Orphans and Vulnerable Children in Malawi
There are over 1.8 million vulnerable children in Malawi (National Plan of Action for Vulnerable Children 2015-2019). Out of those children, almost one million have lost one or both parents to AIDS. According to UNICEF, one-fifth of Malawian households care for orphans and vulnerable children (OVC). The majority of those families lack the means to provide basic necessities.
Outcomes for Orphans and Vulnerable Children
OVC are at greater risk for poor health and educational outcomes. OVC often lack parental care and support, have inadequate shelter and limited access to education and healthcare and are at a risk for exploitation and abuse. Additionally, orphans and other vulnerable children suffer depression, increased malnutrition, lower rates of immunizations, lower rates of schooling, homelessness, and exposure to HIV infection (Hunter and Williamson, 1997). Furthermore, having a parent with HIV/AIDS means that children experience the trauma of caring for their parents, and may need to provide support to siblings, elderly guardians or other HIV positive relatives.
Best Practices for Care of Orphans and Other Vulnerable Children
A review of the literature indicates that the following practices should be components of OVC care. All of these practices are included in Jacaranda Foundation’s model of comprehensive education and care and support for the families of their students.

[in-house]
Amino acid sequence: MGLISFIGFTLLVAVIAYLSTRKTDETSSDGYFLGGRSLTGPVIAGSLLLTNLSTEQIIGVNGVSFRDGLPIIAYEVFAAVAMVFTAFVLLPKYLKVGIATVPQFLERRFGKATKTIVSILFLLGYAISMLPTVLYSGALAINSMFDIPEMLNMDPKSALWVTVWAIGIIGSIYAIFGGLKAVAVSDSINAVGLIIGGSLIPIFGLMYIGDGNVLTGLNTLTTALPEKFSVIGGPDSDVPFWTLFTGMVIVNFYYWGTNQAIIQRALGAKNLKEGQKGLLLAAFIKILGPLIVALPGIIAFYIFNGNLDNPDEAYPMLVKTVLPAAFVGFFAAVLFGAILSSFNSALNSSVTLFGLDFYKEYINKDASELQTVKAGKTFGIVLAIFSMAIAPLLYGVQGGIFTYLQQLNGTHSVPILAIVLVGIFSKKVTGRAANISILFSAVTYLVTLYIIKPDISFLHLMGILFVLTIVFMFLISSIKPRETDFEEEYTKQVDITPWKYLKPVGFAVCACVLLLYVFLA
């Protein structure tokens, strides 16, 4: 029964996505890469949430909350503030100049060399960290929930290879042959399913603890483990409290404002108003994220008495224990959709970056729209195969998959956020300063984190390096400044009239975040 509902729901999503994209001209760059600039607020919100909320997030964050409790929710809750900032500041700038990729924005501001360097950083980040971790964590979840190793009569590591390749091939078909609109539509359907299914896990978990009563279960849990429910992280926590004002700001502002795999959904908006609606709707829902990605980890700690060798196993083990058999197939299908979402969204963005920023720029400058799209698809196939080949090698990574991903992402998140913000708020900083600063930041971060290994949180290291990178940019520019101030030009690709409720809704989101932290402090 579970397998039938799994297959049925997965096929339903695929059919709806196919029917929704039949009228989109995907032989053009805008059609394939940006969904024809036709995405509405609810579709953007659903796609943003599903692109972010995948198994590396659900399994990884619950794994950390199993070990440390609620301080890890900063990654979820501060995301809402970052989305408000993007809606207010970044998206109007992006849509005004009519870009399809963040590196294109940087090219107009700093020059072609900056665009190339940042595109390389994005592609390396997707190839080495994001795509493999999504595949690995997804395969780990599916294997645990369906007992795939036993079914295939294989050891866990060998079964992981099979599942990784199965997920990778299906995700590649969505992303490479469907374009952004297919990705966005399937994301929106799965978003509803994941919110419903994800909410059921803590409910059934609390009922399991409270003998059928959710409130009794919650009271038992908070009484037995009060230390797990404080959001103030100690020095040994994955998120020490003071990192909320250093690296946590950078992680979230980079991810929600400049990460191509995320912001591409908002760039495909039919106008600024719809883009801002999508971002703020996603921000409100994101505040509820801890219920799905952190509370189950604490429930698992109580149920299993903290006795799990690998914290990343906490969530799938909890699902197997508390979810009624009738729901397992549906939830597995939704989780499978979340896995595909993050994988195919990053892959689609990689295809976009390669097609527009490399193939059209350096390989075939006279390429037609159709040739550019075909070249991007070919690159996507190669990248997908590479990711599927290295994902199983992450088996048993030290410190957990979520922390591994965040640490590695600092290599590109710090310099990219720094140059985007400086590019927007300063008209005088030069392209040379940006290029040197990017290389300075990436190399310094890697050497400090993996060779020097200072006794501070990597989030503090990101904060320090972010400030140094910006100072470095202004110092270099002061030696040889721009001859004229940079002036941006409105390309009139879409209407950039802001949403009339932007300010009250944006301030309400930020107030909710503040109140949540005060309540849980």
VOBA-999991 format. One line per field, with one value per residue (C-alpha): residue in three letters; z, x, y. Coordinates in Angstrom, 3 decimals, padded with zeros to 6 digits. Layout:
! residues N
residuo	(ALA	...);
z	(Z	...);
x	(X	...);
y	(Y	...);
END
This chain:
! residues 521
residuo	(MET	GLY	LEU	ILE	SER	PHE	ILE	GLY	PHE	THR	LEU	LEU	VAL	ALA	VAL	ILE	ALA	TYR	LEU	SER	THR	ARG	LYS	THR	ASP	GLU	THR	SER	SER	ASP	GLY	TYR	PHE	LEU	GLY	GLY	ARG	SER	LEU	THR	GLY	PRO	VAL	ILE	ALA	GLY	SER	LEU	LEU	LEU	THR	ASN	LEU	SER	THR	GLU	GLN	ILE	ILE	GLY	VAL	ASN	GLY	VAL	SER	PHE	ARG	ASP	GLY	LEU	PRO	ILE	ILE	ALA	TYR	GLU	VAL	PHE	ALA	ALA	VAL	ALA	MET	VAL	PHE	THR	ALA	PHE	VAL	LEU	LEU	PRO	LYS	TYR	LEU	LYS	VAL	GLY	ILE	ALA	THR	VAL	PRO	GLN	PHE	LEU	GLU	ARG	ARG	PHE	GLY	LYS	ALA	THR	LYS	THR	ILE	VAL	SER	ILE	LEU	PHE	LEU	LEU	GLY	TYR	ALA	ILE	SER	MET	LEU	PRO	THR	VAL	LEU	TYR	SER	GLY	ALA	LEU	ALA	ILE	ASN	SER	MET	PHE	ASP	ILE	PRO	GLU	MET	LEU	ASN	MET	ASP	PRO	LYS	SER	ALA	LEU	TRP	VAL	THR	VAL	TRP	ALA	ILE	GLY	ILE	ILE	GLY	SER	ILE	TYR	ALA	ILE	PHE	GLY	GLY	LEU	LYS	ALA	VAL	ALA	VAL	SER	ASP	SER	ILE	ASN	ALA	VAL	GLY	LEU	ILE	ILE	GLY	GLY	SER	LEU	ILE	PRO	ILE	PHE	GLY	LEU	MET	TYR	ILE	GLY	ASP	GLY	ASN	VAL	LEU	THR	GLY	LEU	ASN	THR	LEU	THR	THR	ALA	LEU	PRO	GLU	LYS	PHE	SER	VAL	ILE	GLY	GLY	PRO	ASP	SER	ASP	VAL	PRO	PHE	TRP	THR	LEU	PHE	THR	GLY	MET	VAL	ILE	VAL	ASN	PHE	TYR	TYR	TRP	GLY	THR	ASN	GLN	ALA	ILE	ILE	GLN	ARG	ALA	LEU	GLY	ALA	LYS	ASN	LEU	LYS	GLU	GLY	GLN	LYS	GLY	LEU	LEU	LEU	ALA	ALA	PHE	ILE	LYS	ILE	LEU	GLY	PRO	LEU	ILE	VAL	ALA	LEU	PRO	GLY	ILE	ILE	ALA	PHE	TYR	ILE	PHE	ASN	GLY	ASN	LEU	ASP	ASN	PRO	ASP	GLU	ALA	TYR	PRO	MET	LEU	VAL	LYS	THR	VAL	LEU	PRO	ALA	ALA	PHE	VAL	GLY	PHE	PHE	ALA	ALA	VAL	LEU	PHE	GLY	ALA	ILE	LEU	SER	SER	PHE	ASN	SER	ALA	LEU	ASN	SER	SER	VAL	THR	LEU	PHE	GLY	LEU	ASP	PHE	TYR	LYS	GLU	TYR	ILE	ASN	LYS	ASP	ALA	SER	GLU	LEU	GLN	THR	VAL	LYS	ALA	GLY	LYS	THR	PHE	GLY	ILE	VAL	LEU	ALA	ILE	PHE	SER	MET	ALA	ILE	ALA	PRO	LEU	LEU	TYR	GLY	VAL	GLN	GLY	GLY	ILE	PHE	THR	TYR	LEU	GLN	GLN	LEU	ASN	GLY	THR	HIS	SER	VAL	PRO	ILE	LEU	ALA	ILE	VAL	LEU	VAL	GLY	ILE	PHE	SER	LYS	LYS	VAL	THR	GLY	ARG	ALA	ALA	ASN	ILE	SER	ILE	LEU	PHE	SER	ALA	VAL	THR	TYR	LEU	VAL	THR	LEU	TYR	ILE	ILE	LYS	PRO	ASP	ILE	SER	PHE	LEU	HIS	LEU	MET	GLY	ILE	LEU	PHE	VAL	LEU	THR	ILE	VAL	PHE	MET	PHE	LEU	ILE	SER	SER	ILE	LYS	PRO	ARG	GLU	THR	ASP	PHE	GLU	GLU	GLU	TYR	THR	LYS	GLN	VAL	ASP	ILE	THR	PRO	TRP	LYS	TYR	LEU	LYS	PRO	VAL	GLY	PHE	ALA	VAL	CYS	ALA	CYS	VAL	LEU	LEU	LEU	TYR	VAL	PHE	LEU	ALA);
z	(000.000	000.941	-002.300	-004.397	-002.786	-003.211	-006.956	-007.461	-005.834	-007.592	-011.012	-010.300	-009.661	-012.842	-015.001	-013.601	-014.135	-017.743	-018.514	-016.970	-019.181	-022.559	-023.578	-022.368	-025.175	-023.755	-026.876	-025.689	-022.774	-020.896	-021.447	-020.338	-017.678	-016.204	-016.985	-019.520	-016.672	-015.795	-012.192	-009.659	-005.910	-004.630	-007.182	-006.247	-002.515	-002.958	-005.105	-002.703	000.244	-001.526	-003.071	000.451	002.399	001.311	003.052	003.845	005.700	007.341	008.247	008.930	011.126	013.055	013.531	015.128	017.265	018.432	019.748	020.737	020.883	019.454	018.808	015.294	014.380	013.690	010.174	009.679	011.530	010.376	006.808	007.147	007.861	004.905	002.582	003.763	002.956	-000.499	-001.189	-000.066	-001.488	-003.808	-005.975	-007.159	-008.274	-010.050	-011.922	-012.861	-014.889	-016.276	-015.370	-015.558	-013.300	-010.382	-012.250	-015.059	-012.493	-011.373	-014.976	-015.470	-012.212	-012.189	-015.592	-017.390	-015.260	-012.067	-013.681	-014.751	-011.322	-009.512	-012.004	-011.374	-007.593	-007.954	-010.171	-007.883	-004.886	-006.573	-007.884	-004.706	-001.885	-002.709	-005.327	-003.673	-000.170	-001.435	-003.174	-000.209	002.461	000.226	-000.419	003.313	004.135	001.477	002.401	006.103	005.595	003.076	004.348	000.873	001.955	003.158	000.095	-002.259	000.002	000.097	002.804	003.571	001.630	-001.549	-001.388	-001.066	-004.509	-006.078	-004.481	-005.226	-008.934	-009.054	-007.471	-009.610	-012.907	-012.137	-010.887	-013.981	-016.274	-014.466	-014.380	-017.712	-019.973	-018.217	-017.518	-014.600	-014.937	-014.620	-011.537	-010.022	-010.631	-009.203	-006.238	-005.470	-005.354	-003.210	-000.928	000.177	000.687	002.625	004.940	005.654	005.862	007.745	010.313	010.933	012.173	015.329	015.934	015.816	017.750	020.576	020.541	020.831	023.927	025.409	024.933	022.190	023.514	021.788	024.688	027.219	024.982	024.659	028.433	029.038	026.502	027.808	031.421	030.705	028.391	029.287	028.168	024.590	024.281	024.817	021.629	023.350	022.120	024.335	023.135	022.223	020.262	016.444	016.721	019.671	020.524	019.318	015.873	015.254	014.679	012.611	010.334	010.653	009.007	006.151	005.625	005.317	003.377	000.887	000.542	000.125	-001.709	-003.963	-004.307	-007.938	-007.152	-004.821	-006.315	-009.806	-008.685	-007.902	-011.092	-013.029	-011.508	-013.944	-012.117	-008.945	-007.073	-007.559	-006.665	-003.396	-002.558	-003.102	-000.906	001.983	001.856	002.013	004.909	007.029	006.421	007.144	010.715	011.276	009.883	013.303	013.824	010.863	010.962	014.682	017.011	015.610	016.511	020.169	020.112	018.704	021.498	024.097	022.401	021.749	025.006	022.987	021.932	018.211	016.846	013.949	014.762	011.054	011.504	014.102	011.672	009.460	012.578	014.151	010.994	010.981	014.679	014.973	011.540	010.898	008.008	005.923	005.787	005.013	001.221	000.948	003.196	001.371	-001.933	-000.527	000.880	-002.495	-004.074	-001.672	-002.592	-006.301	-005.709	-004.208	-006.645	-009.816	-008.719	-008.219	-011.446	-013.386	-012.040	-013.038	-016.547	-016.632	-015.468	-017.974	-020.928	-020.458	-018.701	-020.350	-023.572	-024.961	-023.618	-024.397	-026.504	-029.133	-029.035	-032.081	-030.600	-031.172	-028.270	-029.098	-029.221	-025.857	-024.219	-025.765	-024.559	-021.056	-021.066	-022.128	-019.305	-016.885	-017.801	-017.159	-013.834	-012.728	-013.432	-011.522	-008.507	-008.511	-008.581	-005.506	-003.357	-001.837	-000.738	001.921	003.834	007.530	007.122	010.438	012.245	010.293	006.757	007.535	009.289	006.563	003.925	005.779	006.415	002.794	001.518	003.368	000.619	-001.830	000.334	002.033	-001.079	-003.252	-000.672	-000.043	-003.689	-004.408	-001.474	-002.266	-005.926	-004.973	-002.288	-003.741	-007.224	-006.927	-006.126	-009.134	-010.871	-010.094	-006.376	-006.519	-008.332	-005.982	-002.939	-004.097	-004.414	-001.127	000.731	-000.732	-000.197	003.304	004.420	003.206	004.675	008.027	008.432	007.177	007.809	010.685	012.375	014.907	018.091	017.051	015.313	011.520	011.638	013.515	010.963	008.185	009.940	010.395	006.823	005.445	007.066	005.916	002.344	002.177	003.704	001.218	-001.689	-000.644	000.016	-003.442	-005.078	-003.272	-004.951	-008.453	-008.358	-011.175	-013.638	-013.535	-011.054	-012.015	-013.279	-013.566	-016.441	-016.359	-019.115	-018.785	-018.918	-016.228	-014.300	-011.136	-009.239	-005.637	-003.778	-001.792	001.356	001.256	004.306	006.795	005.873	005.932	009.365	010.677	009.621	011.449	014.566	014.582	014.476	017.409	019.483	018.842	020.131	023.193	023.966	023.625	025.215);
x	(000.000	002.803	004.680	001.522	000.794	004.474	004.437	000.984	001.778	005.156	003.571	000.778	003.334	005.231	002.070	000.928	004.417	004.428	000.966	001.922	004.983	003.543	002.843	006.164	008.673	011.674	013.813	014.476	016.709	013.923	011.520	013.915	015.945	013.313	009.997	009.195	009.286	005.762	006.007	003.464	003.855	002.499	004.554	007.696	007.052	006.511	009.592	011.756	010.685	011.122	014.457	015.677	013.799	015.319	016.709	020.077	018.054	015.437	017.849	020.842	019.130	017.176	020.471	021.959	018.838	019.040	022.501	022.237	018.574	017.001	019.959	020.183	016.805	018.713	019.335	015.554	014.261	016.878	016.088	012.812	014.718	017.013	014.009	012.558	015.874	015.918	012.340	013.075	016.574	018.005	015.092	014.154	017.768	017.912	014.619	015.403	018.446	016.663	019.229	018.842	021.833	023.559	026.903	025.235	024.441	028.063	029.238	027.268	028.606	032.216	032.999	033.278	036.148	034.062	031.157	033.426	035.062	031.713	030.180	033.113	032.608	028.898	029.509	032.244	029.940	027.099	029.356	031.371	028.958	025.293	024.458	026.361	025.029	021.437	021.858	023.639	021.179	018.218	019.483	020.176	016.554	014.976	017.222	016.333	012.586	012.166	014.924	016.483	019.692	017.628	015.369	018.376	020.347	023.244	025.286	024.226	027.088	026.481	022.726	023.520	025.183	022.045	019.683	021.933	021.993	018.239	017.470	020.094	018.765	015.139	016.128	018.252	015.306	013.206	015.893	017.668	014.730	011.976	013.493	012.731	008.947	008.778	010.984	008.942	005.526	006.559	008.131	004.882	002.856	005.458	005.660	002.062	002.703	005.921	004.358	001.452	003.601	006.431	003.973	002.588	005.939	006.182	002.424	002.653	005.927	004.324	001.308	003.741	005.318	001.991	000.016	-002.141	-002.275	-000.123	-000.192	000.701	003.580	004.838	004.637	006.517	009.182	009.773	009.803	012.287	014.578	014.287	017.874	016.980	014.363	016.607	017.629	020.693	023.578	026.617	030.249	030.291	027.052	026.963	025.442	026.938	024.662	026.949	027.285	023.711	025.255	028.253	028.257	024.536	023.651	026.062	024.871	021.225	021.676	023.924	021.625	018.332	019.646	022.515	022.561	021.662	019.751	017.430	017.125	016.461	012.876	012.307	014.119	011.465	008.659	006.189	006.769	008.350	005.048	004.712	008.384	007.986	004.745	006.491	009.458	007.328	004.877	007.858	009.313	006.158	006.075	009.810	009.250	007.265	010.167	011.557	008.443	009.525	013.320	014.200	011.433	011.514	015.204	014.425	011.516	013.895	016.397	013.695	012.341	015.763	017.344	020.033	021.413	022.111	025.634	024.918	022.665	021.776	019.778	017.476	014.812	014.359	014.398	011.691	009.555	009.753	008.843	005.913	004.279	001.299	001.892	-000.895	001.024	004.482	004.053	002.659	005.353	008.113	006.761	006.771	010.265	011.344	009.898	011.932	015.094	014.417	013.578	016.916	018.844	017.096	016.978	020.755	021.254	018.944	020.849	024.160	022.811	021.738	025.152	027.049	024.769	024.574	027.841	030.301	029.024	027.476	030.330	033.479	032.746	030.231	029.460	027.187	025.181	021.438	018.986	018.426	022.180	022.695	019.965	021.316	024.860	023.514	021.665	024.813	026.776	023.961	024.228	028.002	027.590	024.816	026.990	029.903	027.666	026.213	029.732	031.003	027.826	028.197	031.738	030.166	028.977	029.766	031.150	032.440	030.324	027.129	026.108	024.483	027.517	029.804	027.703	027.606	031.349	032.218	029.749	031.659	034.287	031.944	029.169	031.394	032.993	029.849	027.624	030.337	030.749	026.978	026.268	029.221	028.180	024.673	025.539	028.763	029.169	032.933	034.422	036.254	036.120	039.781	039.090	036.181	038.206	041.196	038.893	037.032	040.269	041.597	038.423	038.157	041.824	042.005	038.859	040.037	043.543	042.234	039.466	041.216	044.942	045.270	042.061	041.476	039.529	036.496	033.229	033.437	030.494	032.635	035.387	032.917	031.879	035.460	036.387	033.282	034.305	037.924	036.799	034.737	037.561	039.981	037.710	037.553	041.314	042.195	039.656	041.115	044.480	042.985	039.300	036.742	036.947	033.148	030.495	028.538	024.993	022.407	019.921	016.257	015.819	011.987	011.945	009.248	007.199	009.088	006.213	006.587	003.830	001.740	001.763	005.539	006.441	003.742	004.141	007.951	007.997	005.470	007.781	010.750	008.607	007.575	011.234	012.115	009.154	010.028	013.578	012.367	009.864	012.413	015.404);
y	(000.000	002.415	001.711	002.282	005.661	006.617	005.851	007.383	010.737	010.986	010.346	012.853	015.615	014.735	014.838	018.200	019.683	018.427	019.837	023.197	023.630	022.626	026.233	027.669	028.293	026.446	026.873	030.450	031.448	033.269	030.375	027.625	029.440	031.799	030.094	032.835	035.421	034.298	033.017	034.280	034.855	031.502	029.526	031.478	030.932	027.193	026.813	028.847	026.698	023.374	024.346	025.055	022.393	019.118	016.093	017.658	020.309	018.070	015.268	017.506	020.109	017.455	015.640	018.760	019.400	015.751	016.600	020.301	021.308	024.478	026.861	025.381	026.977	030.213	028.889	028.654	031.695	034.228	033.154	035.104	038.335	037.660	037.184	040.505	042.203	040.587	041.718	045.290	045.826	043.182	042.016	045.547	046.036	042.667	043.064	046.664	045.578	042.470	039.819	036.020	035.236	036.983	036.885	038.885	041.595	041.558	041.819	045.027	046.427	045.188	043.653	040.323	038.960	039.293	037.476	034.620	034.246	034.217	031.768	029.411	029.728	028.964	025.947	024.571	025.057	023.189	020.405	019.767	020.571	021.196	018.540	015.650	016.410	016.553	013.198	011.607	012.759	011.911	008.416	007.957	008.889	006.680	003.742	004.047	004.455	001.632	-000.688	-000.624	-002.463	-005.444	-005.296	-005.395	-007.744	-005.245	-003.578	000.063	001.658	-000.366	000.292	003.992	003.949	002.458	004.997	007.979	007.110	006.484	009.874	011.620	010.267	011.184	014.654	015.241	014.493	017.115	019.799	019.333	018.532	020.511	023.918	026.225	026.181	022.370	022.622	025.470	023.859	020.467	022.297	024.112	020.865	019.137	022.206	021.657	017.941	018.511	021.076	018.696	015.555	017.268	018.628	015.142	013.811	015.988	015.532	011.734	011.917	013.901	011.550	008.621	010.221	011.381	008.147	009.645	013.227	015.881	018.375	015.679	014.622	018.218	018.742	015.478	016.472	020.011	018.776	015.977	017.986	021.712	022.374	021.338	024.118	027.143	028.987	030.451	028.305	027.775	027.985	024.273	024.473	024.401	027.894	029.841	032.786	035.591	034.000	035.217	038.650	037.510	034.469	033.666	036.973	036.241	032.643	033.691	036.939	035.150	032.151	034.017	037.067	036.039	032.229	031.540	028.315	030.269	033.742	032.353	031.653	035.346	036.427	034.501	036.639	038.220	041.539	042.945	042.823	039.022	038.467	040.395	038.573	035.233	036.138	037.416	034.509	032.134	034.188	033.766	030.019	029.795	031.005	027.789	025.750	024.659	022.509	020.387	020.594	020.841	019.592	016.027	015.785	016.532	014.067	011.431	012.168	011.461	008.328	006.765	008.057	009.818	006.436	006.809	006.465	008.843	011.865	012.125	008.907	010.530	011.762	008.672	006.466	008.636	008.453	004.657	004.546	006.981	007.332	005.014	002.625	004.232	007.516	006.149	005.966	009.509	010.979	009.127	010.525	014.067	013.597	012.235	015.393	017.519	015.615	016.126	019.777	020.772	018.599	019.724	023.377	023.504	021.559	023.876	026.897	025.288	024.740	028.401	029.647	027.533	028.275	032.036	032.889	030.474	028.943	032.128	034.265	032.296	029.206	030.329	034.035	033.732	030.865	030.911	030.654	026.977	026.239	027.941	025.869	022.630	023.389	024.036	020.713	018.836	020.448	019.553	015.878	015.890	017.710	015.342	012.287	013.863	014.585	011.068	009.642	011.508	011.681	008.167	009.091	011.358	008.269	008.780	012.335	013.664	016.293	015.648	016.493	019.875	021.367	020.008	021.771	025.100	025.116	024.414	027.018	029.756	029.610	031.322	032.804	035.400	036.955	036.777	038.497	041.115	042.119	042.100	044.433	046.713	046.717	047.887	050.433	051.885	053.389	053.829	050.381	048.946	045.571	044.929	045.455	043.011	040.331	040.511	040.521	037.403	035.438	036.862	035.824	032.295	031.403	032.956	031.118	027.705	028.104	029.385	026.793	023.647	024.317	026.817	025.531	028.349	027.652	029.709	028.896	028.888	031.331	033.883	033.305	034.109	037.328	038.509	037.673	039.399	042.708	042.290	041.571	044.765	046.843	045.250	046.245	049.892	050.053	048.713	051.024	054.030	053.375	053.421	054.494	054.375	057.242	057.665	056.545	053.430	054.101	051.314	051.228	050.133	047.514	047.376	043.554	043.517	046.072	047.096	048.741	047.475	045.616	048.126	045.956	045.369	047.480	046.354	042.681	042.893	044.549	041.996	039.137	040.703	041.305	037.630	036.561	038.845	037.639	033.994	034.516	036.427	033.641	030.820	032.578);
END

1. Strengthen the capacity of families
Families and extended families are the first source of support for orphans and other vulnerable children. The extended family support systems should be encouraged to continue their traditional obligation to care for and protect orphaned children. Relief aid and assistance should be given to assist extended family members and help them care for vulnerable children.
2. Strengthen community-based responses
For OVC whose families cannot adequately provide for their basic needs, the community is the second safety net. Community support can be mobilized through programs that reduce the stigma associated with HIV/AIDS, encourage communities to take responsibility for children, and coordinate supportive activities such as health care and informal schooling.
3. Provide psychosocial support
Providing counseling services to orphans and their guardians is necessary. Orphaned children experience feelings of grief, abandonment, loneliness, depression, anxiety, trauma, and stigma. Without appropriate care, psychological problems may persist into adulthood.
4. Build the capacities of children to support themselves
Enabling children to stay in school and to learn vocational skills improves their ability to provide for their own needs. Interventions to help children continue their education must address specific factors that cause them to drop out. Interventions include assistance with school expenses, vocational training, and apprenticeships with local artisans.
The Jacaranda Foundation supports this family and community-based comprehensive approach to care for orphans and vulnerable children.
Hunter, S., and J. Williamson. 1997. Children on the Brink. Strategies to Support Children Isolated by HIV/AIDS. Technical Health Services Project of TvT Associates, Pragma Corporation, and U.S. Agency for International Development, HIV/AIDS Division, Arlington, VA.
Malawi National Plan of Action (NPA) for Vulnerable Children 2015 – 2019.
Maluwa-Banda, D., and C.R. Bandawe. A Rapid Appraisal of the Orphan Situation in Malawi. Issues, Challenges and Prospects. Educational Foundations Department, 2000
UNICEF. 2007. Enhanced Protection for Children Affected by AIDS: A Companion Paper to The Framework for the Protection, Care and Support of Orphans and Vulnerable Children Living in a World with HIV and AIDS. New York.